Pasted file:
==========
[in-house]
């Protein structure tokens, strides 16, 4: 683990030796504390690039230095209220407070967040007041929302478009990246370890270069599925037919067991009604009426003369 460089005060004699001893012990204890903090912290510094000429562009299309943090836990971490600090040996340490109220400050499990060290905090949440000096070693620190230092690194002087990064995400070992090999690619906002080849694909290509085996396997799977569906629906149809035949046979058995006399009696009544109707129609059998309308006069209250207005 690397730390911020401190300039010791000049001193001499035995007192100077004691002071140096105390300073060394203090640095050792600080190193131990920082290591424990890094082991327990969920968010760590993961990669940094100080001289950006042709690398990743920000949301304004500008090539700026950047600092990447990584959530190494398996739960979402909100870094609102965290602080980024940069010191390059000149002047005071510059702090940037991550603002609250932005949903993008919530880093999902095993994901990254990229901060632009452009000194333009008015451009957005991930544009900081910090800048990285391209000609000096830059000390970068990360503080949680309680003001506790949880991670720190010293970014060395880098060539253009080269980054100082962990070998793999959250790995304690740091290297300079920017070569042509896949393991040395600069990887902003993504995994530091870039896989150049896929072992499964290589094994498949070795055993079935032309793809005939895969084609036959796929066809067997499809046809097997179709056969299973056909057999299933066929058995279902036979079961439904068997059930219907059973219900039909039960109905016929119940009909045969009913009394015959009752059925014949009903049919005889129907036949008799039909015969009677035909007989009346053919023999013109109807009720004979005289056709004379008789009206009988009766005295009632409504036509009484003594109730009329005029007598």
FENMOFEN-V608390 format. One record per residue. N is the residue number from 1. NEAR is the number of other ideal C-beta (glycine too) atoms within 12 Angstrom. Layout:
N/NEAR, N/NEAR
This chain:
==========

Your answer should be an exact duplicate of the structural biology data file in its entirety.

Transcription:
[in-house]
């Protein structure tokens, strides 16, 4: 683990030796504390690039230095209220407070967040007041929302478009990246370890270069599925037919067991009604009426003369 460089005060004699001893012990204890903090912290510094000429562009299309943090836990971490600090040996340490109220400050499990060290905090949440000096070693620190230092690194002087990064995400070992090999690619906002080849694909290509085996396997799977569906629906149809035949046979058995006399009696009544109707129609059998309308006069209250207005 690397730390911020401190300039010791000049001193001499035995007192100077004691002071140096105390300073060394203090640095050792600080190193131990920082290591424990890094082991327990969920968010760590993961990669940094100080001289950006042709690398990743920000949301304004500008090539700026950047600092990447990584959530190494398996739960979402909100870094609102965290602080980024940069010191390059000149002047005071510059702090940037991550603002609250932005949903993008919530880093999902095993994901990254990229901060632009452009000194333009008015451009957005991930544009900081910090800048990285391209000609000096830059000390970068990360503080949680309680003001506790949880991670720190010293970014060395880098060539253009080269980054100082962990070998793999959250790995304690740091290297300079920017070569042509896949393991040395600069990887902003993504995994530091870039896989150049896929072992499964290589094994498949070795055993079935032309793809005939895969084609036959796929066809067997499809046809097997179709056969299973056909057999299933066929058995279902036979079961439904068997059930219907059973219900039909039960109905016929119940009909045969009913009394015959009752059925014949009903049919005889129907036949008799039909015969009677035909007989009346053919023999013109109807009720004979005289056709004379008789009206009988009766005295009632409504036509009484003594109730009329005029007598």
FENMOFEN-V608390 format. One record per residue. N is the residue number from 1. NEAR is the number of other ideal C-beta (glycine too) atoms within 12 Angstrom. Layout:
N/NEAR, N/NEAR
This chain: